“This invaluable information will help Australia to maintain strong foreign investment while ensuring national security risks are appropriately mitigated.”
The Australian understands that FIRB had twice sought Department of Defence advice on the NSW government’s $9 billion Ausgrid sale last year, with Defence raising no objection until FIRB identified a potential national security concern linked to the prospect of the Chinese bidder gaining control of the assets.
The $500 million lease of the Port of Darwin, also given the green light by the Department of Defence in 2015, sparked controversy when the US raised objections when not told of the sale to a Chinese company with links to the People’s Liberation Army. Its concern was based on the proximity of an Australian Defence Force base serving 1200 US Marines.
The sale by the Northern Territory government eventually triggered changes last year by the federal government to mandate FIRB assessments for all state government-owned assets to private investors.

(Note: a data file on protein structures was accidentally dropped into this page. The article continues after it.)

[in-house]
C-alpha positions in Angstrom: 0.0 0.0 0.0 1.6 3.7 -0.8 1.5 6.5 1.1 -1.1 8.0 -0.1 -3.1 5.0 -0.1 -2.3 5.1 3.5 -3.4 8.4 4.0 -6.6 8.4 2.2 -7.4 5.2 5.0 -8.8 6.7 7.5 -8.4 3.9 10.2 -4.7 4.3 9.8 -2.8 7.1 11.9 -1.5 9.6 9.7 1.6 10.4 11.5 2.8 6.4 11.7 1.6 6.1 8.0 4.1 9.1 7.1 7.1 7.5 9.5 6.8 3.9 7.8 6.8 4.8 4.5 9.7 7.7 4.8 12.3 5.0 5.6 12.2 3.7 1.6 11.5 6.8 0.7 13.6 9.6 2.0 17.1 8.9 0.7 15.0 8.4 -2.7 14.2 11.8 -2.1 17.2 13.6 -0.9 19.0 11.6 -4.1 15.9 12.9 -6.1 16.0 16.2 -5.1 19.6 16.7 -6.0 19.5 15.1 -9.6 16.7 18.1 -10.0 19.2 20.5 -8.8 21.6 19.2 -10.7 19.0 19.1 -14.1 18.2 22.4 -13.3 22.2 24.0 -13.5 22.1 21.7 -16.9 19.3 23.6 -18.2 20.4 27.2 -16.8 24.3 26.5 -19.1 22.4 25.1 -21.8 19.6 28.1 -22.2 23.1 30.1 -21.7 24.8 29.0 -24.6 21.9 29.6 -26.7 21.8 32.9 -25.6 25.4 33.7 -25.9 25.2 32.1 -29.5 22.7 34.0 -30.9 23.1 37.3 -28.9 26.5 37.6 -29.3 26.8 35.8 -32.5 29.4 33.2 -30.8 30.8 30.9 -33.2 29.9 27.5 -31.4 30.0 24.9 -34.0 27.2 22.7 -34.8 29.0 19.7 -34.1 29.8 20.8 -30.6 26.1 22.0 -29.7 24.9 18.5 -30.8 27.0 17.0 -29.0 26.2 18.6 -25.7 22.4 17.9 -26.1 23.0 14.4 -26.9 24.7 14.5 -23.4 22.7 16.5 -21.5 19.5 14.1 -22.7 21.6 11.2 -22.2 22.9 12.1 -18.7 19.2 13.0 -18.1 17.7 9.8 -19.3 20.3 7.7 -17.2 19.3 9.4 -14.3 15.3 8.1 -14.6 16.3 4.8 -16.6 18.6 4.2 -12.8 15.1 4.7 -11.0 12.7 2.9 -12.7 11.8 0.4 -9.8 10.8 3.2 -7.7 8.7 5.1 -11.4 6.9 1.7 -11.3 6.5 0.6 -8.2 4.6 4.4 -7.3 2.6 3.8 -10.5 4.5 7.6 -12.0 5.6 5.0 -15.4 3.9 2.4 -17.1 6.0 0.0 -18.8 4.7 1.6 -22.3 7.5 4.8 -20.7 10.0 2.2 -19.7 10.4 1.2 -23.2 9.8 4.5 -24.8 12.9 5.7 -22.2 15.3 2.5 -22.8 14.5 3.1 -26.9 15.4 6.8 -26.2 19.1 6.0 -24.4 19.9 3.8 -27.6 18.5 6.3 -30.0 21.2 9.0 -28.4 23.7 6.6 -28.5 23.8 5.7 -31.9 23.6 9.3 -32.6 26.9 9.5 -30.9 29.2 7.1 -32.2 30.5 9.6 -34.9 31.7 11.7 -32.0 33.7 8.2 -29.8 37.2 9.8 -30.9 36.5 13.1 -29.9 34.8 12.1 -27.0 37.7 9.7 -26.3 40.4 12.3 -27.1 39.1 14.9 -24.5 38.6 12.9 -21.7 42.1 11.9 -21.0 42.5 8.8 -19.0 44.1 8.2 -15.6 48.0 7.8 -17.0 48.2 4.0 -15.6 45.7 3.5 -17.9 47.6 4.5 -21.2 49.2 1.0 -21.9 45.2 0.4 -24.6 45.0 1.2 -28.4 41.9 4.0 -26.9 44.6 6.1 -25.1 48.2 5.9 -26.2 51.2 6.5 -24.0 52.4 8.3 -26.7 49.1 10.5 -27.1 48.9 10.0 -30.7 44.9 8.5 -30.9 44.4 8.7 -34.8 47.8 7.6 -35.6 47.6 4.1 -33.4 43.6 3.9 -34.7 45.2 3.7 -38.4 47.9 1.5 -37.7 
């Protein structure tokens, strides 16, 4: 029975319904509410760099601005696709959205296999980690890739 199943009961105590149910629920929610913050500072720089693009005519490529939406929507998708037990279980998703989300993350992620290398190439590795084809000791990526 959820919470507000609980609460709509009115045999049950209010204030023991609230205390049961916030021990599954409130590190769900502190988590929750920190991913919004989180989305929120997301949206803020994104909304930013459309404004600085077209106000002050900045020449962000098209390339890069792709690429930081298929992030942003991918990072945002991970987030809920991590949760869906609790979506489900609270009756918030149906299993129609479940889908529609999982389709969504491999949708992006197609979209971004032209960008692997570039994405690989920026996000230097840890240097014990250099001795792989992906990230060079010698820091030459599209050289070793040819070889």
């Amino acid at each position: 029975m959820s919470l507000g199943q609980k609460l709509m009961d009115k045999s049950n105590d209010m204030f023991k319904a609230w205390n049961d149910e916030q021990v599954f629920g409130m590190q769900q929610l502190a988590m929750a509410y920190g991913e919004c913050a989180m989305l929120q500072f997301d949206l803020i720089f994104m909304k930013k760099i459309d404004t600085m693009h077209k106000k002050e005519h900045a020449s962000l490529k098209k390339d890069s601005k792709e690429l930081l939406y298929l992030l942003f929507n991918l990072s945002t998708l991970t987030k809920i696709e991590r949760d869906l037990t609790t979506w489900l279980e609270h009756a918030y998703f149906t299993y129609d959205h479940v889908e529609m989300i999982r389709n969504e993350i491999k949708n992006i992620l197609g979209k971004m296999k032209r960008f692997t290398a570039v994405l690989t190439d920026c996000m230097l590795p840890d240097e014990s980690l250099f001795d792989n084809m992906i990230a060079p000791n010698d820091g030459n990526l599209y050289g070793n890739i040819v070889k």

“The Critical Infrastructure Centre’s ongoing focus on national security risks and foreign involvement in critical infrastructure assets will support the foreign investment review framework which, on an individual case basis, strikes a balance between ensuring that Australia remains an attractive investment destination while maintaining community confidence in foreign investment and protecting Australia’s interests,” the Treasurer said.
Mr Morrison, who strongly backed the initiative, added: “The establishment of the Critical Infrastructure Centre will add to the confidence that Australians have in the foreign investment framework through the ongoing assessment of national security risks that can arise with critical infrastructure.”
Changes to foreign investment rules last year mean state and territory-owned critical infrastructure is now subject to automatic FIRB review if sold. The infrastructure classes include airports or airport sites, ports, public transport, electricity, gas, water and sewerage systems, roads, railways, telecommunications infrastructure and nuclear facilities.
The security assessments will be contained within the CIC.